Why we should be wary about plastic food containers

Over the past couple of decades, premature human births have risen as has the number of people experiencing the early onset of puberty. It has been suggested that one contributing factor is the widespread use of endocrine-disrupting chemicals, such as bisphenol A (BPA), which mimics the effects of estradiol.

BPA has been used to harden plastics for more than 40 years and is found in a wide range of products, including polycarbonate baby bottles, food storage boxes and the linings of canned foods and drinks. It can leach into food and beverages, particularly when containers are heated. As a result, almost all of us have BPA in our bodies. One study found it in 95% of urine samples tested.

In recent years BPA has been linked to a variety of health problems. Evidence from animal studies has led to particular concern about its potential effects on foetuses, infants and young children. Some experts believe it could disrupt normal hormone levels and affect children’s brains and behaviour. In both children and adults it may also increase the risk of cancer and heart problems. It has also been connected with many other conditions, including obesity, diabetes and attention deficit hyperactivity disorder.

Because BPA’s toxicity has resulted in public concern and some government-imposed restrictions, many manufacturers have replaced it with bisphenol S (BPS). Yet the new products, often boldly labelled “BPA-free”, may be no safer, because BPA and BPS are similar. The BPS molecule simply replaces BPA’s central dimethylmethylene group with a sulfone group, but it still has the two phenol rings that allow BPA to mimic estradiol.

A study led by researchers at the University of California in Los Angeles (and reported in the 1 February 2016 issue of Endocrinology) has confirmed that BPS may be as worrying as BPA. Using zebrafish (because their transparent embryos make it relatively easy to study cell growth), the researchers examined the effects of BPA and BPS on brain cells and on the genes that control the growth and function of reproductive organs. When the fish were exposed to either chemical at levels no higher than the traces found in polluted river waters, their physiology at the embryonic stage changed in as little as 25 hours. Embryos developed much faster than normal, leading to premature egg-hatching.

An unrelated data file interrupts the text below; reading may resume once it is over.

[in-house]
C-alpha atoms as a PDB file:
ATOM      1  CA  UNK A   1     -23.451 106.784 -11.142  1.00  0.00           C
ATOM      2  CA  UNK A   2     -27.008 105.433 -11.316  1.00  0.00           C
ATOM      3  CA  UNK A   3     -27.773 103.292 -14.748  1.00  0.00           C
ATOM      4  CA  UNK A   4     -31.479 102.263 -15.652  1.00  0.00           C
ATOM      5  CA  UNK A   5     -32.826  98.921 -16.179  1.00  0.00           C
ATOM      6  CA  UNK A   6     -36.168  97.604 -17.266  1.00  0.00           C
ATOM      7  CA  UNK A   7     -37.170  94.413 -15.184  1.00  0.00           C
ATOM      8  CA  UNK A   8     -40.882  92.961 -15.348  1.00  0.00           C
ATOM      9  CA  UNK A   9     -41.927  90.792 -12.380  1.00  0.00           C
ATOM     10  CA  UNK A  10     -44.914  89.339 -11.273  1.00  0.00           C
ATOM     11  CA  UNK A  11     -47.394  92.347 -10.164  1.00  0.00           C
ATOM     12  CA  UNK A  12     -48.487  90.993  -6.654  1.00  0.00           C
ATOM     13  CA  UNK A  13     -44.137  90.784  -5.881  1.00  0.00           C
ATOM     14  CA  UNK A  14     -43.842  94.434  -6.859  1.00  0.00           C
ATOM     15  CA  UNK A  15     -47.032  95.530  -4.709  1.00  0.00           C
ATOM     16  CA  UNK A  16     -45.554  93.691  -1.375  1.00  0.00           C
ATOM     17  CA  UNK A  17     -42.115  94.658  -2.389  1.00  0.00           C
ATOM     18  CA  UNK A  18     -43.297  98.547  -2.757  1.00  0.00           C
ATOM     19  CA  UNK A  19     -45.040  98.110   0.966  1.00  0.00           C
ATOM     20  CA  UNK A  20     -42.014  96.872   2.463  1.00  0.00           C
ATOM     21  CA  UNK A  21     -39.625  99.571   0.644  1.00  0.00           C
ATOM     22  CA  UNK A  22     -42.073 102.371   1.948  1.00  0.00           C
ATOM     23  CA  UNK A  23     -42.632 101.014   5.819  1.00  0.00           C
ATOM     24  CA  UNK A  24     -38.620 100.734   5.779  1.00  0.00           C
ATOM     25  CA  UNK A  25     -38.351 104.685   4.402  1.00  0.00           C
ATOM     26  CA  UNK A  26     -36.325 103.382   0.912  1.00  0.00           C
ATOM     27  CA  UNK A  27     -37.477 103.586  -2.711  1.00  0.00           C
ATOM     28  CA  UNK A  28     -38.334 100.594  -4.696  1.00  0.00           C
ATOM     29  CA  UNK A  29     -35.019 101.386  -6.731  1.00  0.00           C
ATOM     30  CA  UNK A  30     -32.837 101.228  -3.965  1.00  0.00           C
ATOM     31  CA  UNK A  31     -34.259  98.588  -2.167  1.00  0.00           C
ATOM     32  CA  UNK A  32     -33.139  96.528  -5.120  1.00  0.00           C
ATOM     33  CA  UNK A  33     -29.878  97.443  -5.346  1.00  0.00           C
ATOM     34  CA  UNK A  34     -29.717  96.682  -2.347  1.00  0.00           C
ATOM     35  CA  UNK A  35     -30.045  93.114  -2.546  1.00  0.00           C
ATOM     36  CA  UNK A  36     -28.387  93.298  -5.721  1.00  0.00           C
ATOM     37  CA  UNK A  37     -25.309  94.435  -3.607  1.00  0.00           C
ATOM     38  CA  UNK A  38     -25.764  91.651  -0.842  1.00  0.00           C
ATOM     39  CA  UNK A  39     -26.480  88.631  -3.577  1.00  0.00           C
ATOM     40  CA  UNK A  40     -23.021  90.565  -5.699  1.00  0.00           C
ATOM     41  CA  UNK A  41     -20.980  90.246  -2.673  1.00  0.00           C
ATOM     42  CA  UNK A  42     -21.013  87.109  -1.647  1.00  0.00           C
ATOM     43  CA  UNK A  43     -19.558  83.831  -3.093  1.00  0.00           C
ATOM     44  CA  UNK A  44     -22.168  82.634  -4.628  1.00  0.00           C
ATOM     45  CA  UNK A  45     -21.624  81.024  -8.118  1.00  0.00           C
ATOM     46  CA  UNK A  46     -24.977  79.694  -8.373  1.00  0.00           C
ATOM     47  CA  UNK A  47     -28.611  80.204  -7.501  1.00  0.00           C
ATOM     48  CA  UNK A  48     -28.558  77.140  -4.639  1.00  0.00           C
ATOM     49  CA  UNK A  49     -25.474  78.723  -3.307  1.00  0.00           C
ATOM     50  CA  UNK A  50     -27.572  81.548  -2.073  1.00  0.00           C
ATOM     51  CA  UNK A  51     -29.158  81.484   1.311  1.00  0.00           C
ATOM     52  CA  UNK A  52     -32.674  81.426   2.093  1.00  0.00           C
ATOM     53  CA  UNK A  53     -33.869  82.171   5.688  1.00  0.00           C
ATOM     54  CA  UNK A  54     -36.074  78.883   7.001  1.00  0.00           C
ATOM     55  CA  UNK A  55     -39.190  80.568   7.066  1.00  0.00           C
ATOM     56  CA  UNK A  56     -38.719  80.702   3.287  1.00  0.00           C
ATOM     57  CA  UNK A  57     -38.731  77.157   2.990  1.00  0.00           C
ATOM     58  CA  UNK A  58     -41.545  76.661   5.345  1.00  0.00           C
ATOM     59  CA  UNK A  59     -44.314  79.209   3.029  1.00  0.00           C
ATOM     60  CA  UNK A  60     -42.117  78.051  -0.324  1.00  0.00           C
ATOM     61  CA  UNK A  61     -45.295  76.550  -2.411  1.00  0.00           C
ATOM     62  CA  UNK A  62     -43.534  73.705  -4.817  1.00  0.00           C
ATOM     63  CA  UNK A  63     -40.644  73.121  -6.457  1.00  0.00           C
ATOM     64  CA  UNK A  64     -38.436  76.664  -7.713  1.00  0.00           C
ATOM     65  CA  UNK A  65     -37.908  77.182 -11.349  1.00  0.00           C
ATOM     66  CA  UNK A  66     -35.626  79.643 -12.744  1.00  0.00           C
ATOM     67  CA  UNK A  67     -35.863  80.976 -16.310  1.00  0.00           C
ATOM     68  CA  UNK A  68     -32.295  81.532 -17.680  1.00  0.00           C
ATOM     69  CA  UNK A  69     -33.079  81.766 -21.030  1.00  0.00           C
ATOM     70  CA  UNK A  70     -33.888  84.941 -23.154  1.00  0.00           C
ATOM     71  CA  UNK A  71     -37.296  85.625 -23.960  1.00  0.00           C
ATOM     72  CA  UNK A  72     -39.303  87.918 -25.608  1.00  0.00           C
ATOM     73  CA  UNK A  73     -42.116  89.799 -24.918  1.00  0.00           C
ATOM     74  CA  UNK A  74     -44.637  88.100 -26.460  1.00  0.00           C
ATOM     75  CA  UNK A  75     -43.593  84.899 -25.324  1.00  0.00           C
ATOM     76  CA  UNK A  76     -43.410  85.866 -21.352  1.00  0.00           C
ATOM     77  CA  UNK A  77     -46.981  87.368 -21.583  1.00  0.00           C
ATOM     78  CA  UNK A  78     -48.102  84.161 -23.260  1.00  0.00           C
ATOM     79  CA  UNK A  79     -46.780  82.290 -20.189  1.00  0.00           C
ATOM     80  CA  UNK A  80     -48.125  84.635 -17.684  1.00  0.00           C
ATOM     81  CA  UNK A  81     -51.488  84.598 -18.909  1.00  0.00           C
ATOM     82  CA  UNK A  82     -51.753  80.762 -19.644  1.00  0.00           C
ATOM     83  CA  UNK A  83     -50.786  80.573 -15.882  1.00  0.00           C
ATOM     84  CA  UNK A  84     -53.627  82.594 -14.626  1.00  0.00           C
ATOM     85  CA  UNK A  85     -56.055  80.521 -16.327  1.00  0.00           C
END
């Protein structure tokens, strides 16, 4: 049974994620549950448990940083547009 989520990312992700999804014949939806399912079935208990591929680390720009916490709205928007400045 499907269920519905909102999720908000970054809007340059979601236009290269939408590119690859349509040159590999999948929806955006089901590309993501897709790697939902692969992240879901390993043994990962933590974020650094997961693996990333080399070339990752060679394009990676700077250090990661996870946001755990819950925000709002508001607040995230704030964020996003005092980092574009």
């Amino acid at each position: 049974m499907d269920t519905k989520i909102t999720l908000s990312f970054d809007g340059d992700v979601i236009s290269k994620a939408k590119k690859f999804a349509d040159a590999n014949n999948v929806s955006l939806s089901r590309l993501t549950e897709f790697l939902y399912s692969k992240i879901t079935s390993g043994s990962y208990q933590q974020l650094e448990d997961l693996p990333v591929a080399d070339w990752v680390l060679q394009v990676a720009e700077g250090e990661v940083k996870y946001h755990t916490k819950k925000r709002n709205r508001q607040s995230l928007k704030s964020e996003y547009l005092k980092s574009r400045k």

The researchers also found that low-level exposure to either chemical led to an overstimulation of the endocrine neurons that regulate reproduction. This could lead to premature puberty and disruption of the reproductive system. Furthermore, the research showed that BPA and BPS both affect the thyroid hormone system. Since thyroid hormone has a significant influence on brain development during gestation, the research could have important implications for understanding general embryonic and foetal development.

All in all, it seems that we may face a health hazard from any plastics that come into contact with our food and drinks. But how do we reduce the risk? Here are some suggestions:

  • Use food containers made of glass, porcelain or stainless steel rather than plastic.
  • Buy more fresh, frozen or bottled foods.
  • Don’t heat plastic containers in the microwave or pour boiling water into them, and don’t put plastic items in the dishwasher.
  • Throw out chipped or cracked plastic products, which are more likely to leach chemicals.
  • Replace liquid baby formulae with powdered products, which are less likely to absorb chemicals from container linings.

The main action needs to be taken by national and international health bodies. They should investigate all chemicals used in food and drink containers and force manufacturers to use only those that have been proven to be safe. 



Last updated
The Pharmaceutical Journal, Why we should be wary about plastic food containers;Online:DOI:10.1211/PJ.2016.20201260

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